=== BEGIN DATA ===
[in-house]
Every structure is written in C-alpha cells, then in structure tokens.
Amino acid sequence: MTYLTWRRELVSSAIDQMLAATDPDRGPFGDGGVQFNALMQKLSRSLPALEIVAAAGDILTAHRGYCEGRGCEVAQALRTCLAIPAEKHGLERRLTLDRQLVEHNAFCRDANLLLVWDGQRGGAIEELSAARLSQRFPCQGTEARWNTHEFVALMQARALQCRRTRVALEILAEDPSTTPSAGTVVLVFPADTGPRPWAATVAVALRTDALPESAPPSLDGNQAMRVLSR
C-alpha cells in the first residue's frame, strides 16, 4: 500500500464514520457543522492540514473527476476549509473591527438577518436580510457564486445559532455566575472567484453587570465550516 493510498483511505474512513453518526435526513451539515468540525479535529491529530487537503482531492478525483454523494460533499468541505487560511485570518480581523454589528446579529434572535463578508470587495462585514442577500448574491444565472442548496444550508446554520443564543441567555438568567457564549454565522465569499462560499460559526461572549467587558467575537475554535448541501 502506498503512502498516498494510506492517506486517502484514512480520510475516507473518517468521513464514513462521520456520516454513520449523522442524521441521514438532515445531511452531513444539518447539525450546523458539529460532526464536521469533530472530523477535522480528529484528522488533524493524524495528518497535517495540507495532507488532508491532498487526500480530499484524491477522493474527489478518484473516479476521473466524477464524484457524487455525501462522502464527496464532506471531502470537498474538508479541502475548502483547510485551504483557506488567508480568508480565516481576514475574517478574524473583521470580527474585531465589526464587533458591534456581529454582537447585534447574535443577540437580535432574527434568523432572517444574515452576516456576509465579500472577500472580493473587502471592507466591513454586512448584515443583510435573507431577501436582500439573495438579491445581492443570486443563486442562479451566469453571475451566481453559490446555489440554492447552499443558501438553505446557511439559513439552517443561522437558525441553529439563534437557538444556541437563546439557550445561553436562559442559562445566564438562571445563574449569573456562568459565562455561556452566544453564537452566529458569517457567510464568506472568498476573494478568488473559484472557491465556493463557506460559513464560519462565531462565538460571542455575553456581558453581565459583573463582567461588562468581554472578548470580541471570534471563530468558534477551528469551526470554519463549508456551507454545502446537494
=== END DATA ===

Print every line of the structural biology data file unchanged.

[in-house]
Every structure is written in C-alpha cells, then in structure tokens.
Amino acid sequence: MTYLTWRRELVSSAIDQMLAATDPDRGPFGDGGVQFNALMQKLSRSLPALEIVAAAGDILTAHRGYCEGRGCEVAQALRTCLAIPAEKHGLERRLTLDRQLVEHNAFCRDANLLLVWDGQRGGAIEELSAARLSQRFPCQGTEARWNTHEFVALMQARALQCRRTRVALEILAEDPSTTPSAGTVVLVFPADTGPRPWAATVAVALRTDALPESAPPSLDGNQAMRVLSR
C-alpha cells in the first residue's frame, strides 16, 4: 500500500464514520457543522492540514473527476476549509473591527438577518436580510457564486445559532455566575472567484453587570465550516 493510498483511505474512513453518526435526513451539515468540525479535529491529530487537503482531492478525483454523494460533499468541505487560511485570518480581523454589528446579529434572535463578508470587495462585514442577500448574491444565472442548496444550508446554520443564543441567555438568567457564549454565522465569499462560499460559526461572549467587558467575537475554535448541501 502506498503512502498516498494510506492517506486517502484514512480520510475516507473518517468521513464514513462521520456520516454513520449523522442524521441521514438532515445531511452531513444539518447539525450546523458539529460532526464536521469533530472530523477535522480528529484528522488533524493524524495528518497535517495540507495532507488532508491532498487526500480530499484524491477522493474527489478518484473516479476521473466524477464524484457524487455525501462522502464527496464532506471531502470537498474538508479541502475548502483547510485551504483557506488567508480568508480565516481576514475574517478574524473583521470580527474585531465589526464587533458591534456581529454582537447585534447574535443577540437580535432574527434568523432572517444574515452576516456576509465579500472577500472580493473587502471592507466591513454586512448584515443583510435573507431577501436582500439573495438579491445581492443570486443563486442562479451566469453571475451566481453559490446555489440554492447552499443558501438553505446557511439559513439552517443561522437558525441553529439563534437557538444556541437563546439557550445561553436562559442559562445566564438562571445563574449569573456562568459565562455561556452566544453564537452566529458569517457567510464568506472568498476573494478568488473559484472557491465556493463557506460559513464560519462565531462565538460571542455575553456581558453581565459583573463582567461588562468581554472578548470580541471570534471563530468558534477551528469551526470554519463549508456551507454545502446537494